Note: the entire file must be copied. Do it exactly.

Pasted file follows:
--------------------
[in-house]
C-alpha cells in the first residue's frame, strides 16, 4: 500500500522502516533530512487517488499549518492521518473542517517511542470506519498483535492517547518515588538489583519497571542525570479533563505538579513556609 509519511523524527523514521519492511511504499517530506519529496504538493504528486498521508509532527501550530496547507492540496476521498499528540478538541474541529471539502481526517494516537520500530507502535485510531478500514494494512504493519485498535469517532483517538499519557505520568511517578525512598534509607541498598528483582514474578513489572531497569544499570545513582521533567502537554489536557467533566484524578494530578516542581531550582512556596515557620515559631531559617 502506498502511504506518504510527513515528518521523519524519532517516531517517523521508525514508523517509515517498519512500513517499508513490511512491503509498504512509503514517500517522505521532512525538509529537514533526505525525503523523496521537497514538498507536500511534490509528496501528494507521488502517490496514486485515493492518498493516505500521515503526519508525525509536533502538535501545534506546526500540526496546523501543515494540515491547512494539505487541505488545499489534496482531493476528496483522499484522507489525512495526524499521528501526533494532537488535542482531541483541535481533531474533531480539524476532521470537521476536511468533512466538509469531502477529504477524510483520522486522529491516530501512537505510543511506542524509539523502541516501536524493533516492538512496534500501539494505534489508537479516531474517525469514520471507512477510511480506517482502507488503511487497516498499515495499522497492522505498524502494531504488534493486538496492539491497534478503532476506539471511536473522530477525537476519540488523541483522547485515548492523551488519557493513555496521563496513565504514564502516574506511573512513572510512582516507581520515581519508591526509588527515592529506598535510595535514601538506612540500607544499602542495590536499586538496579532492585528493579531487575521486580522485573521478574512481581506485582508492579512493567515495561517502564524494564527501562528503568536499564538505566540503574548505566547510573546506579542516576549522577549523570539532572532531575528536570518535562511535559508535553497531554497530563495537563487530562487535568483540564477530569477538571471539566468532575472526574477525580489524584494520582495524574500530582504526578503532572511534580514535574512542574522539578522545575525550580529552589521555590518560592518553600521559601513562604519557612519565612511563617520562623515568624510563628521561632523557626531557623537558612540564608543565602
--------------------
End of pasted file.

[in-house]
C-alpha cells in the first residue's frame, strides 16, 4: 500500500522502516533530512487517488499549518492521518473542517517511542470506519498483535492517547518515588538489583519497571542525570479533563505538579513556609 509519511523524527523514521519492511511504499517530506519529496504538493504528486498521508509532527501550530496547507492540496476521498499528540478538541474541529471539502481526517494516537520500530507502535485510531478500514494494512504493519485498535469517532483517538499519557505520568511517578525512598534509607541498598528483582514474578513489572531497569544499570545513582521533567502537554489536557467533566484524578494530578516542581531550582512556596515557620515559631531559617 502506498502511504506518504510527513515528518521523519524519532517516531517517523521508525514508523517509515517498519512500513517499508513490511512491503509498504512509503514517500517522505521532512525538509529537514533526505525525503523523496521537497514538498507536500511534490509528496501528494507521488502517490496514486485515493492518498493516505500521515503526519508525525509536533502538535501545534506546526500540526496546523501543515494540515491547512494539505487541505488545499489534496482531493476528496483522499484522507489525512495526524499521528501526533494532537488535542482531541483541535481533531474533531480539524476532521470537521476536511468533512466538509469531502477529504477524510483520522486522529491516530501512537505510543511506542524509539523502541516501536524493533516492538512496534500501539494505534489508537479516531474517525469514520471507512477510511480506517482502507488503511487497516498499515495499522497492522505498524502494531504488534493486538496492539491497534478503532476506539471511536473522530477525537476519540488523541483522547485515548492523551488519557493513555496521563496513565504514564502516574506511573512513572510512582516507581520515581519508591526509588527515592529506598535510595535514601538506612540500607544499602542495590536499586538496579532492585528493579531487575521486580522485573521478574512481581506485582508492579512493567515495561517502564524494564527501562528503568536499564538505566540503574548505566547510573546506579542516576549522577549523570539532572532531575528536570518535562511535559508535553497531554497530563495537563487530562487535568483540564477530569477538571471539566468532575472526574477525580489524584494520582495524574500530582504526578503532572511534580514535574512542574522539578522545575525550580529552589521555590518560592518553600521559601513562604519557612519565612511563617520562623515568624510563628521561632523557626531557623537558612540564608543565602